By Nayamin Martinez
It is well documented that the built environment is a key element of the social determinants of health. Where you live determines in great part your access to multiple basic services, clinics, schools and grocery stores. It determines the levels of pollution in the air that you breathe, your access to well-maintained public infrastructure (e.g., parks, roads, street lights) and even to green spaces.
For years, we have heard about the “tale of two cities,” which alludes to the historical disparities that exist between north and south Fresno. The life expectancy of residents in south Fresno is significantly lower than those living in the northern part of town. According to a study published in 2018 by the National Center for Health Statistics and the National Association for Public Health Statistics, the life expectancy of residents in south and central Fresno was 77 years, compared to 85 years for residents in northern Fresno.
Data from CalEnviroScreen 3.0 offer other examples of the disparities between the two Fresnos. CalEnviroScreen is a map and index created by the California Office of Environmental Health Hazard Assessment (OEHHA) that ranks communities according to their burden of pollution from multiple sources and their social vulnerability.
Communities with the worst pollution burden and highest social vulnerability ranked in the 90–100 percentile. The table below shows the differences between north and south Fresno for selected indicators; the addresses of Edison High (in south Fresno) and Clovis North (in North Fresno) high schools were used to create this table.
Source: CalEnviroScreen 3.0
While the pollution burden for ozone and PM2.5 is similar in the two parts of the city, there is a significant difference in the exposure to diesel and, not surprisingly, higher asthma rates in south Fresno.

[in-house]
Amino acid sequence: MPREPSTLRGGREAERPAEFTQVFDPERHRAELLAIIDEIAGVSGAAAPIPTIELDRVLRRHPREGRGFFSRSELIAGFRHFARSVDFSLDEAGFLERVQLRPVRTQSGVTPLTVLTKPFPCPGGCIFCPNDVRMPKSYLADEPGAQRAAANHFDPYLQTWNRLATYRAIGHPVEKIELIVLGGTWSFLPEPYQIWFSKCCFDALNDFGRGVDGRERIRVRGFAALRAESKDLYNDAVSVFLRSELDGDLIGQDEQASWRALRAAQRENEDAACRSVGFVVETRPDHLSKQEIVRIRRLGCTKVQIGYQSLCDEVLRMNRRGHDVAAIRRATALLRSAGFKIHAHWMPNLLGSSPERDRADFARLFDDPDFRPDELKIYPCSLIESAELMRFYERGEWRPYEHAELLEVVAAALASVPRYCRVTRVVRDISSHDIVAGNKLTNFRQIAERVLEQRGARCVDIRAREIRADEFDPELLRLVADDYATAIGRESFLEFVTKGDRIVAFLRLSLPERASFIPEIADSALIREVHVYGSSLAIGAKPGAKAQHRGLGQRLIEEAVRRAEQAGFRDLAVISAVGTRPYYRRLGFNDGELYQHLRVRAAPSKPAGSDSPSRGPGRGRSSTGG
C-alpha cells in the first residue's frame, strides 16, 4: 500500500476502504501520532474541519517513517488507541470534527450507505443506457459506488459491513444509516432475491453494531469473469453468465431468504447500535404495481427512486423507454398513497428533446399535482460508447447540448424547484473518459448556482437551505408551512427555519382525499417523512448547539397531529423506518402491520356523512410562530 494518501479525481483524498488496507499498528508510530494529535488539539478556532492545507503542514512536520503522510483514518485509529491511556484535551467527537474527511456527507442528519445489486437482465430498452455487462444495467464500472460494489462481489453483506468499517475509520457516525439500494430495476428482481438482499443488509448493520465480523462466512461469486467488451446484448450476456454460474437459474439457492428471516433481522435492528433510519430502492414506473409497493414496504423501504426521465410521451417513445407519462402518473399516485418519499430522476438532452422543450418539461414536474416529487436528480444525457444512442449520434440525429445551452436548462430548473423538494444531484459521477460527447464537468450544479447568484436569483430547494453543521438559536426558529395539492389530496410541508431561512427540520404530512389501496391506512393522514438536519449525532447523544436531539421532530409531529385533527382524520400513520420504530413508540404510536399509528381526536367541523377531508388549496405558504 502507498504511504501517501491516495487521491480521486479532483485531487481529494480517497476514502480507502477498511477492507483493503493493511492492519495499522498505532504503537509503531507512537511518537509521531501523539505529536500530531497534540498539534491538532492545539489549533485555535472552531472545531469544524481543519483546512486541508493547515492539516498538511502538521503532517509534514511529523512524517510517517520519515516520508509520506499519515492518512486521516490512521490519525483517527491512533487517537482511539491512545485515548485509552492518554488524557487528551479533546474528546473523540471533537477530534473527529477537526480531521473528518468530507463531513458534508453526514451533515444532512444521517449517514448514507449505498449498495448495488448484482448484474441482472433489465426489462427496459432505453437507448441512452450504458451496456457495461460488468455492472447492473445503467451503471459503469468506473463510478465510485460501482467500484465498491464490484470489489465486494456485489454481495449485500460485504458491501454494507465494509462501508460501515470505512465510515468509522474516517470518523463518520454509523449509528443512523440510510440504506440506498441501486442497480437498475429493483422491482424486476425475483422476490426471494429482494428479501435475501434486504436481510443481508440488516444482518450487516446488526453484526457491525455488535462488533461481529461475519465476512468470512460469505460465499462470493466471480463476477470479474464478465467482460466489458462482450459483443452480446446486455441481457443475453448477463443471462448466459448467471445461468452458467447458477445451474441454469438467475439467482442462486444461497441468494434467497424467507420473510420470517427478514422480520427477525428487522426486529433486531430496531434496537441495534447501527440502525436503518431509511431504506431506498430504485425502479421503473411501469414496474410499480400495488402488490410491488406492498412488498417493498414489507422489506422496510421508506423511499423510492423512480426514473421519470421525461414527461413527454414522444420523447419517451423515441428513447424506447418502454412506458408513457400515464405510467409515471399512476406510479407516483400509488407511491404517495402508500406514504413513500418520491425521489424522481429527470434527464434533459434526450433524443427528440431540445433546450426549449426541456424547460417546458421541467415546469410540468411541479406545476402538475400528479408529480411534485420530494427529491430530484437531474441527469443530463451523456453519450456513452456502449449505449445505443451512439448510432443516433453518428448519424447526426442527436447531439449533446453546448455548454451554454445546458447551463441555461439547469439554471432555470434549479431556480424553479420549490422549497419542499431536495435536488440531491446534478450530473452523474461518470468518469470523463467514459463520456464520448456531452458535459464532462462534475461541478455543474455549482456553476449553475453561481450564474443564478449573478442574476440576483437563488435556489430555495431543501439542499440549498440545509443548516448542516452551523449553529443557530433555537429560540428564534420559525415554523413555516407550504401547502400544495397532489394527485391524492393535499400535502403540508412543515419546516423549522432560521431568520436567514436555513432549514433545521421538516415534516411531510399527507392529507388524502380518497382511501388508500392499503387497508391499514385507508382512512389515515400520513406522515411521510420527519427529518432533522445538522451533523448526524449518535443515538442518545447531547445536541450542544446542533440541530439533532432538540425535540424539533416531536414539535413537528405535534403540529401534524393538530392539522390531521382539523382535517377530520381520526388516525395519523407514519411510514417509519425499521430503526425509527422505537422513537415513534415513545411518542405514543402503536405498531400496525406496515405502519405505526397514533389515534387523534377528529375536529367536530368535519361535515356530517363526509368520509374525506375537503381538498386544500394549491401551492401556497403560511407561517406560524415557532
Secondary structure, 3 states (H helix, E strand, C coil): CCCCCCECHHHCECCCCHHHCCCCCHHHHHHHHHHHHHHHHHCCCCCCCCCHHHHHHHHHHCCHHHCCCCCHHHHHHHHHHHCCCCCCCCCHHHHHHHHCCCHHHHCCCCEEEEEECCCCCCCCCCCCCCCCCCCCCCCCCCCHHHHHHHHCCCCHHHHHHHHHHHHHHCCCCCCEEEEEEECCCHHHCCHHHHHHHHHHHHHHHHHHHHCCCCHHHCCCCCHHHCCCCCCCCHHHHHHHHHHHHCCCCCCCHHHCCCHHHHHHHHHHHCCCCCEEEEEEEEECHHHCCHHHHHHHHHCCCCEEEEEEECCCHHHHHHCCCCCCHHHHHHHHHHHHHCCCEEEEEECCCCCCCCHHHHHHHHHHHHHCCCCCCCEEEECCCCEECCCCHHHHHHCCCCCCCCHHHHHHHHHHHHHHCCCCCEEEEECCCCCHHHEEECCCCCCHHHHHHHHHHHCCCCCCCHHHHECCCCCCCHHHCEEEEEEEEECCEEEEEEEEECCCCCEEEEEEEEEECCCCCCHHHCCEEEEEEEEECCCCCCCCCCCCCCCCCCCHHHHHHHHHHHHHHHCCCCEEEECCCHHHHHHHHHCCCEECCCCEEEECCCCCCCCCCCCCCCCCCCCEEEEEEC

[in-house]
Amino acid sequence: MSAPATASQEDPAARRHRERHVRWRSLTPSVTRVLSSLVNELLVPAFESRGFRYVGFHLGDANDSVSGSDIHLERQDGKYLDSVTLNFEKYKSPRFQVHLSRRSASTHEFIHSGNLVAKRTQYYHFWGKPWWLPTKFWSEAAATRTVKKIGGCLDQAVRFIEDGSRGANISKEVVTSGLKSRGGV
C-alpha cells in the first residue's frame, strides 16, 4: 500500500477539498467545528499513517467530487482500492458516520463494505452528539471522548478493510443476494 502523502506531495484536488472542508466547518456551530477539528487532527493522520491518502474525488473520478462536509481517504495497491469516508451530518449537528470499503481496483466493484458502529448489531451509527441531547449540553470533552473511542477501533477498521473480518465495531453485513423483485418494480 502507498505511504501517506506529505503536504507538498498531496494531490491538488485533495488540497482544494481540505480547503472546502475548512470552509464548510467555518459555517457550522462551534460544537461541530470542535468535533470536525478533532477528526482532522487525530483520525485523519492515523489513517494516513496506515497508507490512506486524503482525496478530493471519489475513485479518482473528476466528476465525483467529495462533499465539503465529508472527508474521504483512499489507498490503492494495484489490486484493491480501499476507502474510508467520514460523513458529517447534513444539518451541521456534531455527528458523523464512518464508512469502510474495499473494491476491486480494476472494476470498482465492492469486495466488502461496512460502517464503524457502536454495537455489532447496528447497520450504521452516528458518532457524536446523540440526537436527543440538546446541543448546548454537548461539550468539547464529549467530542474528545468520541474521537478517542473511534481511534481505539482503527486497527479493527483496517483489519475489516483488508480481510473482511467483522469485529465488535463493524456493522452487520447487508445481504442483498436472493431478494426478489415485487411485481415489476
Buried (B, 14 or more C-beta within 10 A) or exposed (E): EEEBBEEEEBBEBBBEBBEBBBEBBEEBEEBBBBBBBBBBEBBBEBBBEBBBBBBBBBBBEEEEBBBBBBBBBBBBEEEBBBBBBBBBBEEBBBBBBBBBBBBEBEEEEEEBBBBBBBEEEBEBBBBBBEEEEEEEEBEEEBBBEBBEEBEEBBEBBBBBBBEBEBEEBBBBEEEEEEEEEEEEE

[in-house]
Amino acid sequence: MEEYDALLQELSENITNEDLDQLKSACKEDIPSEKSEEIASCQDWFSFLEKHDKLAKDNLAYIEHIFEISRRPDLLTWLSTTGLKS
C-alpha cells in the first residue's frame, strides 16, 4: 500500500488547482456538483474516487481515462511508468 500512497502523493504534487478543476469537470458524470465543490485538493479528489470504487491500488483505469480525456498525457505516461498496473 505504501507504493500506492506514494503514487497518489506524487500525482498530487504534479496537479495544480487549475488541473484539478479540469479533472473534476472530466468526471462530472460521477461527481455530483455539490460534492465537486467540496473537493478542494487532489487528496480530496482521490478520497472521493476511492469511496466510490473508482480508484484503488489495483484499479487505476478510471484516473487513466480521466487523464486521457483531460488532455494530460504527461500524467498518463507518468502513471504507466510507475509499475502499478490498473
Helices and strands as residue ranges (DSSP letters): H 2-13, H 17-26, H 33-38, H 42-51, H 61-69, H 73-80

Why is that? Among other things is the result of the land-use practices that the City of Fresno has followed: permitting mansions and shopping centers in the north and warehouses and distribution centers in the south.
Are you looking for an Ulta store? Head to Clovis or River Park, whereas a distribution center was installed two years ago next to the Amazon warehouse at Central Avenue in south Fresno.
These dire differences between the north and the south can be interpreted as examples of environmental racism because low-income people of color represent most of the residents in south Fresno (see the graph below).
Race and Ethnicity in 93706
Source: CalEnviroScreen 3.0
A recently published study provided further information on another type of inequity that prevails in the city of Fresno. According to the Tree Equity Score that the organization American Forests unveiled in June 2021, “trees are scarce in socioeconomically disadvantaged neighborhoods and more prominent in wealthier, whiter neighborhoods. Redlining policies laid the groundwork for this inequity.”
This is true for Fresno as well. The Tree Equity Score in the Clovis North area is 99 compared to 39 in the Edison High area. The closest to 100 means a neighborhood has more trees; a score of 100 represents tree equity. Again, the north fares better than the south.
Fortunately, there is hope on the horizon, at least to reverse the tree inequity through various initiatives. Recently, the Fresno electorate approved Measure P, a sales tax that will raise funds to expand access to green spaces and to arts and cultural programs. A portion of the funds will be used to plant more trees in current parks, and trails and new parks will be created in underserved neighborhoods.
Funds have also been allocated by the Air District to support urban greening projects and the installation of vegetative barriers between sensitive receptors (e.g., schools, homes) and sources of pollution (e.g., industry, freeways). All this is part of the AB 617 program that has been working since 2018 to improve air quality in south-central Fresno and portions of the neighboring unincorporated communities of Malaga and Calwa.
The inequities between north and south Fresno are the result of a long history of redlining and environmental racist practices that will not be undone in a few years. We need to begin by acknowledging these practices.
We need to work on comprehensive and systemic solutions that have the equity lens at the center and not isolated programs or initiatives that address just a few of these inequities. Having more trees in disadvantaged neighborhoods is a good start, but not enough.
Nayamin Martinez is the executive director of the Central California Environmental Justice Network.